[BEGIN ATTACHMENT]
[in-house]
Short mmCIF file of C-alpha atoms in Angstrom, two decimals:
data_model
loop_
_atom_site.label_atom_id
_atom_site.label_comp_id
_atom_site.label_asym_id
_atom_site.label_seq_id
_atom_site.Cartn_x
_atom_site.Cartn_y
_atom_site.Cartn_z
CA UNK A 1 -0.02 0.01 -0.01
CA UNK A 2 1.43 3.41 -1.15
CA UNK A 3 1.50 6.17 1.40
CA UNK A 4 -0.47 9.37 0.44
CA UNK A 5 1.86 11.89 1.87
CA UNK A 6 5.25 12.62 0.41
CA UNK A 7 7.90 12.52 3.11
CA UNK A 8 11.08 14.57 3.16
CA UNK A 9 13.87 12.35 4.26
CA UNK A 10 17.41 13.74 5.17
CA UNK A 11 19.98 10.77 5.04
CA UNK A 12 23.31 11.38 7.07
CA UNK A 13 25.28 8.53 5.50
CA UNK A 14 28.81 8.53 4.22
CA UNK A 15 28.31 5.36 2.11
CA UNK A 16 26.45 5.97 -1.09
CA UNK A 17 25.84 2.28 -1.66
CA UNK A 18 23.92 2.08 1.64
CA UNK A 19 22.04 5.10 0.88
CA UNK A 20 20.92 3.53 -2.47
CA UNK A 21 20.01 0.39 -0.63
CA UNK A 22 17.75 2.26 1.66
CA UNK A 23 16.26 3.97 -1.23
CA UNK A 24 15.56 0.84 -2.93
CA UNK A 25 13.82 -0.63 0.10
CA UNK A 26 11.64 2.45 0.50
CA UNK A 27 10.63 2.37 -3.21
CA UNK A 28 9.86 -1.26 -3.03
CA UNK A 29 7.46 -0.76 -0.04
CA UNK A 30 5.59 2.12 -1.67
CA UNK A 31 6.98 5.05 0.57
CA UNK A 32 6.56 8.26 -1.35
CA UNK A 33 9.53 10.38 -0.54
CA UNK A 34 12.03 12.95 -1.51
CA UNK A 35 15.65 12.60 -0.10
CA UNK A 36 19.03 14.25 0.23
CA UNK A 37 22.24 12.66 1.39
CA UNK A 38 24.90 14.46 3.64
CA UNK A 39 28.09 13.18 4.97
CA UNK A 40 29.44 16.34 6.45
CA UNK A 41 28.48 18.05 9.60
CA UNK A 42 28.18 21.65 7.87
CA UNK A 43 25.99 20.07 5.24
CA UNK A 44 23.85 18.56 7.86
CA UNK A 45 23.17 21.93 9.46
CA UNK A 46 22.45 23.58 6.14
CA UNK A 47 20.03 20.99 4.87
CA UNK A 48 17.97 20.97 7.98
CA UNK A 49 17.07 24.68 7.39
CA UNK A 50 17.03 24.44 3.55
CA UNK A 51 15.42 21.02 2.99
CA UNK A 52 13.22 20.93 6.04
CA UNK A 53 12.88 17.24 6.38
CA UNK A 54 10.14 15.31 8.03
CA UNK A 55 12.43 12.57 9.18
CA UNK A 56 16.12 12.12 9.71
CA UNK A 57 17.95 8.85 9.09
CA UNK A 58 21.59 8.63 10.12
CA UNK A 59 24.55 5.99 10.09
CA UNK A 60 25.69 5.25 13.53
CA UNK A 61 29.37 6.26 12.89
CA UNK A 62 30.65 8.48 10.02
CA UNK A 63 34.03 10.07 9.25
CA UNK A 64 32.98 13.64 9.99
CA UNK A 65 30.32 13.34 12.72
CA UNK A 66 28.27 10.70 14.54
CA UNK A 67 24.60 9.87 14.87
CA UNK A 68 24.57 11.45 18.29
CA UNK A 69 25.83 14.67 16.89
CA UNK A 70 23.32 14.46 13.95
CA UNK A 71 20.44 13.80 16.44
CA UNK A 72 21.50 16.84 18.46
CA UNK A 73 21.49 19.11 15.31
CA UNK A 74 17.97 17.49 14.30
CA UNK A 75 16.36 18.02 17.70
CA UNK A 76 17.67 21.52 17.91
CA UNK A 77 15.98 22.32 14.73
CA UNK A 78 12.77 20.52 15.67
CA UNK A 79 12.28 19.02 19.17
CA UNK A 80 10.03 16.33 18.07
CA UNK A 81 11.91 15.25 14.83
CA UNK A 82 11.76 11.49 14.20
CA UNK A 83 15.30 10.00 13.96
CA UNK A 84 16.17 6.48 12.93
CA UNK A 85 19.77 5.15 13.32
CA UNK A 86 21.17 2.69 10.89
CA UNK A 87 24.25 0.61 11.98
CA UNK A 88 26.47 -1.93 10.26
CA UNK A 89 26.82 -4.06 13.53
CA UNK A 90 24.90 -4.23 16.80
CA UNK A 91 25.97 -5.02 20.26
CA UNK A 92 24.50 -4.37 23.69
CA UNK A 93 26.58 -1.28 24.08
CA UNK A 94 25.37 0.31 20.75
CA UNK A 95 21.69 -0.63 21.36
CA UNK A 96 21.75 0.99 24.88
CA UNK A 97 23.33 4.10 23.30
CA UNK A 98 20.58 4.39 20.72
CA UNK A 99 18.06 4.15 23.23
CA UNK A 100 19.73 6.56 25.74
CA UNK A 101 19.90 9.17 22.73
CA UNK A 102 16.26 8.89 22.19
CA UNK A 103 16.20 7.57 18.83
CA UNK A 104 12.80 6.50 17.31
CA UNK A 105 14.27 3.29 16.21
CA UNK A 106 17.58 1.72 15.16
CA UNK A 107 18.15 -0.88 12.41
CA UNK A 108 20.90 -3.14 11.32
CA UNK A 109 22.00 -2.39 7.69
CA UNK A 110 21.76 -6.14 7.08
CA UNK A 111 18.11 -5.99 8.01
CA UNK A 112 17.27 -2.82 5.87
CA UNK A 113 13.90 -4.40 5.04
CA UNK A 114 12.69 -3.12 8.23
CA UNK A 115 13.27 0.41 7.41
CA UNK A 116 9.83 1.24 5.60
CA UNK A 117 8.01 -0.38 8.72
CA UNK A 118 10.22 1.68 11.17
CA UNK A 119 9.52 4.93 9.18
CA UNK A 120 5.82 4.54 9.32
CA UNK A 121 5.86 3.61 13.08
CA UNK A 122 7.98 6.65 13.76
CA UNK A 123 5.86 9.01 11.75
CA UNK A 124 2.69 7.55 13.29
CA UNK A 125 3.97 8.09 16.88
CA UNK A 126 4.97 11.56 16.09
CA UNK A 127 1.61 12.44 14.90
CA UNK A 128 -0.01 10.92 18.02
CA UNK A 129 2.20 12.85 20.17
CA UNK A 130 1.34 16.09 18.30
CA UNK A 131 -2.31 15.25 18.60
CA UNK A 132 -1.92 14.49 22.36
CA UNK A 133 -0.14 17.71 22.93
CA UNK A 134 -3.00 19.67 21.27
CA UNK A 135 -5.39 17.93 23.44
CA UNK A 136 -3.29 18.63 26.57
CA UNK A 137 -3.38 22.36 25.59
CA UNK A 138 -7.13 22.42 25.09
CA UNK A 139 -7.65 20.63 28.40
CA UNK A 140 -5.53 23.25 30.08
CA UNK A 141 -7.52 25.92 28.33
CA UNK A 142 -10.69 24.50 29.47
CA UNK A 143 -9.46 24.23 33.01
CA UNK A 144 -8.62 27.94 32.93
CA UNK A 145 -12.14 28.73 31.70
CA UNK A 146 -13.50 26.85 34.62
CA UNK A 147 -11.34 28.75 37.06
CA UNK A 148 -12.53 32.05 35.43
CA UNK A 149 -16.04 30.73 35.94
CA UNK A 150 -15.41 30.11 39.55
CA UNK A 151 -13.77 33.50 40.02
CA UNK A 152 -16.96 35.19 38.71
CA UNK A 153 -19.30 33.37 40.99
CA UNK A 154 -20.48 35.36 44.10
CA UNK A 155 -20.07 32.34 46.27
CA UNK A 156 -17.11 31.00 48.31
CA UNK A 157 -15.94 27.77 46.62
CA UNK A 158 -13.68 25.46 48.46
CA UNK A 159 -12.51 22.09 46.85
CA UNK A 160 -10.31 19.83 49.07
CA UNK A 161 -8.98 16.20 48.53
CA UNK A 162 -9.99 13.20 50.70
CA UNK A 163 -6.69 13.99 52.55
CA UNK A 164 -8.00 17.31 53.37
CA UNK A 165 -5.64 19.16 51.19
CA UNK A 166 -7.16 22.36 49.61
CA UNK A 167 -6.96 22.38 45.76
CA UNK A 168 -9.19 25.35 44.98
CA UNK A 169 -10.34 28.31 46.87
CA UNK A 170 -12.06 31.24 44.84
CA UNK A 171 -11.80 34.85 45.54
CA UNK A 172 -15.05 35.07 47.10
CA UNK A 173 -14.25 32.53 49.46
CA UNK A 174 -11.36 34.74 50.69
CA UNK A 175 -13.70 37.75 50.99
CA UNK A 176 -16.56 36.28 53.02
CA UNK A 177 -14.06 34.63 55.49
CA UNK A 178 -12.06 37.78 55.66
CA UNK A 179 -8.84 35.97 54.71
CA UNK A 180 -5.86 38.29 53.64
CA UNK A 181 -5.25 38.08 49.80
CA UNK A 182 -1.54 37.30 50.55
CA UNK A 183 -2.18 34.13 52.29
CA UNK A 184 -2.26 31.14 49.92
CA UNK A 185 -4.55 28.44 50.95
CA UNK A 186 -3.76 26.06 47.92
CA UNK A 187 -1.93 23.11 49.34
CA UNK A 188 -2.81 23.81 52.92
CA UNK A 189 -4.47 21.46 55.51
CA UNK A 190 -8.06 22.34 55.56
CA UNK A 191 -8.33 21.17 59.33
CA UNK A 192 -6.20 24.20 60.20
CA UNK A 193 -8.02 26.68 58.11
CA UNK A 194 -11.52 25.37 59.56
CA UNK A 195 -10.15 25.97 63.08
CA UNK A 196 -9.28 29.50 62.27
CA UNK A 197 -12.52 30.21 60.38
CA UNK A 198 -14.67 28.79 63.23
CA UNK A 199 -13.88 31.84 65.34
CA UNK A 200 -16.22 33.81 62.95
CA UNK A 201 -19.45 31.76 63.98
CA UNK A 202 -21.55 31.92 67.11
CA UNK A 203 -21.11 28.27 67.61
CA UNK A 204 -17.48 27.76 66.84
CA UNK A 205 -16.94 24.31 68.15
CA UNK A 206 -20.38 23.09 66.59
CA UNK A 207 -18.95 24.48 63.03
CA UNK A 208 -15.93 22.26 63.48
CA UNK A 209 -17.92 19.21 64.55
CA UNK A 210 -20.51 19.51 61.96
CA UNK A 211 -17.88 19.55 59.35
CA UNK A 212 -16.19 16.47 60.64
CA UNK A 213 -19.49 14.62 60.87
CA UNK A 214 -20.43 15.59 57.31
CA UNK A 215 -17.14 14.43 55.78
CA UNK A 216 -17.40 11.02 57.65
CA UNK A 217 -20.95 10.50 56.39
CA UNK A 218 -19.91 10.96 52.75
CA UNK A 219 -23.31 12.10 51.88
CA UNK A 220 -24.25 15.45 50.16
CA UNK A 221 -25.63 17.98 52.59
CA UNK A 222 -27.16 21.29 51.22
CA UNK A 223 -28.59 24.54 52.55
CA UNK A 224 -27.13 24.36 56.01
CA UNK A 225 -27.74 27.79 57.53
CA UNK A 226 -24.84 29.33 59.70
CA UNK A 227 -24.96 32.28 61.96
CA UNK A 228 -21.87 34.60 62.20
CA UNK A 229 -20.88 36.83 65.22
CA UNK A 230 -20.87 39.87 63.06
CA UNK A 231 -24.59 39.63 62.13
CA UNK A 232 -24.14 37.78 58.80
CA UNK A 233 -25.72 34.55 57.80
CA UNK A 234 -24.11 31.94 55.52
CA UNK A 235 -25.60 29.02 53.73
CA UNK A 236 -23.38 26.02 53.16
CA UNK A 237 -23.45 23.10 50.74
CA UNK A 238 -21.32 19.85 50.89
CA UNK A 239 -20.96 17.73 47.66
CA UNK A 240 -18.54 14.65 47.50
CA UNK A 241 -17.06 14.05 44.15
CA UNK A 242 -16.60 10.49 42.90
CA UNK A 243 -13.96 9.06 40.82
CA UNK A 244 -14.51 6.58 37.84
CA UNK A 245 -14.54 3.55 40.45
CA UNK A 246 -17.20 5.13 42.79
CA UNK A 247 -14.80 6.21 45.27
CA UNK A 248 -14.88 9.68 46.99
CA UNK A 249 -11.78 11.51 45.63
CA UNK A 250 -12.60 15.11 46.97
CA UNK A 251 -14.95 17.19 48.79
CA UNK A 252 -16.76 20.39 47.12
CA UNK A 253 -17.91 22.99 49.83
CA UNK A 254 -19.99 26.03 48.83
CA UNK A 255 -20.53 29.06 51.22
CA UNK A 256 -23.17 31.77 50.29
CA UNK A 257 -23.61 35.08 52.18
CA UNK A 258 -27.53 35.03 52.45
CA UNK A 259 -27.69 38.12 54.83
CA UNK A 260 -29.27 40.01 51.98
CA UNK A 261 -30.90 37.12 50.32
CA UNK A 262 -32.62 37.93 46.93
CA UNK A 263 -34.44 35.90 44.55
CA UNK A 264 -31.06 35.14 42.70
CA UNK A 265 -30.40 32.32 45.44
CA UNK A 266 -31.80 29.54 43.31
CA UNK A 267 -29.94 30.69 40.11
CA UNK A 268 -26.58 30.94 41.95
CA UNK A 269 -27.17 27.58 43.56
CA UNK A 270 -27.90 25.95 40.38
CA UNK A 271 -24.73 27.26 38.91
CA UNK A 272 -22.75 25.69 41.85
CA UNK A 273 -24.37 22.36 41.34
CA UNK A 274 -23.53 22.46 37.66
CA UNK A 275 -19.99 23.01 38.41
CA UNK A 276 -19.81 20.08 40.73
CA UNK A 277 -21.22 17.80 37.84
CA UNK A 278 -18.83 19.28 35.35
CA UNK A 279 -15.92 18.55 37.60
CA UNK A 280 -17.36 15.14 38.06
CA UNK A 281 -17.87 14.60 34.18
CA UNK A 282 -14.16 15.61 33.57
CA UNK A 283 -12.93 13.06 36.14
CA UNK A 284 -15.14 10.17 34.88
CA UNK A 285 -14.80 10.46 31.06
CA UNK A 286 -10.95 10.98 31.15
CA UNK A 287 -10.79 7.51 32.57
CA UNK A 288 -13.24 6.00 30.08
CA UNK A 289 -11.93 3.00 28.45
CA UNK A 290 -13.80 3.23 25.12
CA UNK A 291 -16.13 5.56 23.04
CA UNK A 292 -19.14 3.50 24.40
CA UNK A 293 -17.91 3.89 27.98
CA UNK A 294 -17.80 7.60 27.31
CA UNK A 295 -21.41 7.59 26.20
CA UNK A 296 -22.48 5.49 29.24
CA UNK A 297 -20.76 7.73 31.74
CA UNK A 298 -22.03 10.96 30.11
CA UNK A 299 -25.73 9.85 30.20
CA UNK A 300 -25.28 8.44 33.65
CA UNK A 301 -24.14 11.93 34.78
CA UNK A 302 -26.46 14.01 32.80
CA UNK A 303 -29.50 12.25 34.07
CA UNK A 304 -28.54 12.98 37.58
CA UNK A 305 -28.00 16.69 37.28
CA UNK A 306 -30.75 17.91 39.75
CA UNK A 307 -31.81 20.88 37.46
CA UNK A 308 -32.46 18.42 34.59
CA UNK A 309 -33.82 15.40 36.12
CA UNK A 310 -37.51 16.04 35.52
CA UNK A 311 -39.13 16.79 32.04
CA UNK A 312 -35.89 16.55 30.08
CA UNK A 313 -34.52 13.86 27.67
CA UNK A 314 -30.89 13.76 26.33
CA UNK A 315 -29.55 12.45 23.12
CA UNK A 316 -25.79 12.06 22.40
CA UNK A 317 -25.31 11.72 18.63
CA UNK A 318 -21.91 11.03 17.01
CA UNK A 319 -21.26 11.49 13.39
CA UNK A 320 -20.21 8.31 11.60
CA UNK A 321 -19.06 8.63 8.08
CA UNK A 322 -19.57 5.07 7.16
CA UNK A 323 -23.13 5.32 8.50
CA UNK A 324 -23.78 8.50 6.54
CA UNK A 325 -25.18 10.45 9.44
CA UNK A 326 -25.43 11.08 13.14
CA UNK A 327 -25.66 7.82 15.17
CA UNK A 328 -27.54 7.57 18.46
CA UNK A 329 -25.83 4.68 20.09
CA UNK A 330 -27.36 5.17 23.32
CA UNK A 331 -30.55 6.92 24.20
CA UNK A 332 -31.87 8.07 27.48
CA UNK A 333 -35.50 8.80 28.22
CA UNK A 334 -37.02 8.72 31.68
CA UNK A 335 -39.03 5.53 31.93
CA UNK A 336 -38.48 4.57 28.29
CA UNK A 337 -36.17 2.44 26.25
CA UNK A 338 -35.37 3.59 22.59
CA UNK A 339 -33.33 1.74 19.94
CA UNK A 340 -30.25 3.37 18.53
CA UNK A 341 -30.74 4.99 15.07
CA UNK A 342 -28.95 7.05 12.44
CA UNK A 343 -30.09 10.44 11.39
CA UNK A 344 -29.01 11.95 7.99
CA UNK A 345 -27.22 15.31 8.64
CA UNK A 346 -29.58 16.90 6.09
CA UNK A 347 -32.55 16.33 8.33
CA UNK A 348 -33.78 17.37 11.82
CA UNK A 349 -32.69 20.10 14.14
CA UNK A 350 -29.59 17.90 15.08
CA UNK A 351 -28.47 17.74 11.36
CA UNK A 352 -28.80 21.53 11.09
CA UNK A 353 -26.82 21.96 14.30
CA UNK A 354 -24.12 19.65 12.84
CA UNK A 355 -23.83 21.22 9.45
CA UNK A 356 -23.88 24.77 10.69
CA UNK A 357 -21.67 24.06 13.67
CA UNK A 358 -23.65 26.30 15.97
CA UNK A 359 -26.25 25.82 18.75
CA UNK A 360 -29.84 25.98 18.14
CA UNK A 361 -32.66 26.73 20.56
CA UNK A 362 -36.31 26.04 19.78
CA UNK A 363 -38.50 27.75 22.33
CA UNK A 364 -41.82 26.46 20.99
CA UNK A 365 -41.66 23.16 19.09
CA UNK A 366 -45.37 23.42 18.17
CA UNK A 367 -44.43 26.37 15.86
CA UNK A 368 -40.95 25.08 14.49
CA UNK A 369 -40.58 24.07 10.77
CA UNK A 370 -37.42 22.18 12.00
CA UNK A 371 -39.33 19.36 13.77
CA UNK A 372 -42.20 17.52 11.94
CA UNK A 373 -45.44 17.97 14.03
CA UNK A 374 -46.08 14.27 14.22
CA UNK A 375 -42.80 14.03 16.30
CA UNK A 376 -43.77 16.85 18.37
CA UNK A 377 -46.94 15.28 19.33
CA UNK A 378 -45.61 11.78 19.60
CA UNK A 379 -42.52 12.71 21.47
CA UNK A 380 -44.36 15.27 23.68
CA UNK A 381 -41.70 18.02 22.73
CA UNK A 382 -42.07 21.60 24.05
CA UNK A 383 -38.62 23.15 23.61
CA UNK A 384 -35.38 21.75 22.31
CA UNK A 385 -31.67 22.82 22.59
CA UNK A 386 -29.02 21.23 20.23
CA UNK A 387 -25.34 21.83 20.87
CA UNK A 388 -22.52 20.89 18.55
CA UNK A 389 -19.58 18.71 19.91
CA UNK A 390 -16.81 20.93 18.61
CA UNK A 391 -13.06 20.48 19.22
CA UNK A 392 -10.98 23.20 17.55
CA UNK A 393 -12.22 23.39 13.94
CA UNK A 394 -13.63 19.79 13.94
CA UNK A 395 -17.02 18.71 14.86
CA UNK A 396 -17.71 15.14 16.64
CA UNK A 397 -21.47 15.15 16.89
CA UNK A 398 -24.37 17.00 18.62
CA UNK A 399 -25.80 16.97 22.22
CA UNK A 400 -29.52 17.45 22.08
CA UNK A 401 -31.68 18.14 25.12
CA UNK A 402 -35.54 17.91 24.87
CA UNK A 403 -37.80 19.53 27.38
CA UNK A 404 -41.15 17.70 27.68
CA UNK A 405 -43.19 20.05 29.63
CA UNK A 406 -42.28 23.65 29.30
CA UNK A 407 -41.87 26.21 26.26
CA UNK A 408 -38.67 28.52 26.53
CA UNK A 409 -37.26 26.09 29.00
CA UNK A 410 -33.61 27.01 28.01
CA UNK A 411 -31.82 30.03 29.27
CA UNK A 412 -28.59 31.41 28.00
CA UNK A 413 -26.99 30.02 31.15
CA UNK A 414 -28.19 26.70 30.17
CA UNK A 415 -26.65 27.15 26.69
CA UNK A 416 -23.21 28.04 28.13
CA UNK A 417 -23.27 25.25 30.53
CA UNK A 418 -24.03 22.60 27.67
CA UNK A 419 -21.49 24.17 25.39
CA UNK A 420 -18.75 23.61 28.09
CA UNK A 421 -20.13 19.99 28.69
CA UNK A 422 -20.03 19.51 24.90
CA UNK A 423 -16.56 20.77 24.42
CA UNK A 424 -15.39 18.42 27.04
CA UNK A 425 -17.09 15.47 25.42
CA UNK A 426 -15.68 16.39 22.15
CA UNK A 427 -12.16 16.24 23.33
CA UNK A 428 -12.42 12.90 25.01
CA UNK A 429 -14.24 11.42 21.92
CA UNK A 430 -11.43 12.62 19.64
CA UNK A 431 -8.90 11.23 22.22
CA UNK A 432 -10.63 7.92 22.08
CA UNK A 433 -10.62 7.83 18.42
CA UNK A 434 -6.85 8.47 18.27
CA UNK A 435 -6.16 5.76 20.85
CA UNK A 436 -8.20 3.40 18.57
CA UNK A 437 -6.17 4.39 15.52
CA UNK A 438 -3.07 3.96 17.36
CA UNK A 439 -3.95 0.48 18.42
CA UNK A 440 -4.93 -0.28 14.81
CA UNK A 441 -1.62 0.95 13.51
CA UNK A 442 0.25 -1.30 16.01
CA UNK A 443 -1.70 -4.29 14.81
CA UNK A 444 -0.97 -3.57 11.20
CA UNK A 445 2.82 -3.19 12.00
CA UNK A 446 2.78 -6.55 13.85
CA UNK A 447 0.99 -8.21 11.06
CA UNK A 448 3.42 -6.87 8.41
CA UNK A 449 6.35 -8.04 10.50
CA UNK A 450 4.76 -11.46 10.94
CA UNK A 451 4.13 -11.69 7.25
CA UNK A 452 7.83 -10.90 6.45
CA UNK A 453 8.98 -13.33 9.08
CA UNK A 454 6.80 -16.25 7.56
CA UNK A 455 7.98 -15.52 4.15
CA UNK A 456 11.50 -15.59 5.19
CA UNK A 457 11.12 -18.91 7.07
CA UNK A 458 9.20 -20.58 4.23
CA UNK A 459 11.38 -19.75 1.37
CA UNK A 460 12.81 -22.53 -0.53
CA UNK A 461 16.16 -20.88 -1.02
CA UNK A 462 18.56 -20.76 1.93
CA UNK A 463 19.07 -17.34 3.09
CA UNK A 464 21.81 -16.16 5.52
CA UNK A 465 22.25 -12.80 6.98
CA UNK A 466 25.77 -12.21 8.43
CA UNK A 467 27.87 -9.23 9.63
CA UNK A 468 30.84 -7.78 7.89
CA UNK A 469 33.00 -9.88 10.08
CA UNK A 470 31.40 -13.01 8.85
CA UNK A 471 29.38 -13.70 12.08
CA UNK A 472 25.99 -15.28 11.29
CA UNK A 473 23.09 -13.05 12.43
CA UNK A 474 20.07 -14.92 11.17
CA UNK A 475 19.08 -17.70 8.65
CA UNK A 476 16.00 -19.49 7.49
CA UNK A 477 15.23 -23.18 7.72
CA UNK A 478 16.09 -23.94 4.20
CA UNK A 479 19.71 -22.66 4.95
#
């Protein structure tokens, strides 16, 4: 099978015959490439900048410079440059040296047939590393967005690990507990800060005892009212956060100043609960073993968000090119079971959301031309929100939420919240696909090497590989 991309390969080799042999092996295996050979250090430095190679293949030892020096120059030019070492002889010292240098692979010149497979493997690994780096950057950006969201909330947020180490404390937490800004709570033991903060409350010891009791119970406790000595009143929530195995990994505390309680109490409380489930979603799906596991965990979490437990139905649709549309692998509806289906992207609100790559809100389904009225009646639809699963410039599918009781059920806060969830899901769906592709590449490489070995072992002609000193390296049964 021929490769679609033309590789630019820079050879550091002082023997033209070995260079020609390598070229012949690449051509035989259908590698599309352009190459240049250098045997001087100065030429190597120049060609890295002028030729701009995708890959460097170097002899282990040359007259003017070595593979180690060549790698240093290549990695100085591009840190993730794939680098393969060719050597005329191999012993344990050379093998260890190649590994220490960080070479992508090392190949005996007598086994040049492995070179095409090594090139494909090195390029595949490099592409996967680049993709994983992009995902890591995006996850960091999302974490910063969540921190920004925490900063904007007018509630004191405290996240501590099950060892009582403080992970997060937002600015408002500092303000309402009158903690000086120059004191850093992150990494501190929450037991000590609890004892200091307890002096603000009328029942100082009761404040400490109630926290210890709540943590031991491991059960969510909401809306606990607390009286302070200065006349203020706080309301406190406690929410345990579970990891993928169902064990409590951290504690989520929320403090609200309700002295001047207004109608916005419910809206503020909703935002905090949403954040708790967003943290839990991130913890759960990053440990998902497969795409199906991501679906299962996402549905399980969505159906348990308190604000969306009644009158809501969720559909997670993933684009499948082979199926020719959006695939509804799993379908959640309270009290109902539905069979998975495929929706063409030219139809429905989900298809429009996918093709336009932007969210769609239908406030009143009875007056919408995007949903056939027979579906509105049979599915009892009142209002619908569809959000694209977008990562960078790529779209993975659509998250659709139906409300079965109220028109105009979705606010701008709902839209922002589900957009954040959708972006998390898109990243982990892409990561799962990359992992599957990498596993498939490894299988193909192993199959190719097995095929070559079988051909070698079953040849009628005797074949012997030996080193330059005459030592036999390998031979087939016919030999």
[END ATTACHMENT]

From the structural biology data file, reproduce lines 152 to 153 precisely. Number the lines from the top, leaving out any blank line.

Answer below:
CA UNK A 141 -7.52 25.92 28.33
CA UNK A 142 -10.69 24.50 29.47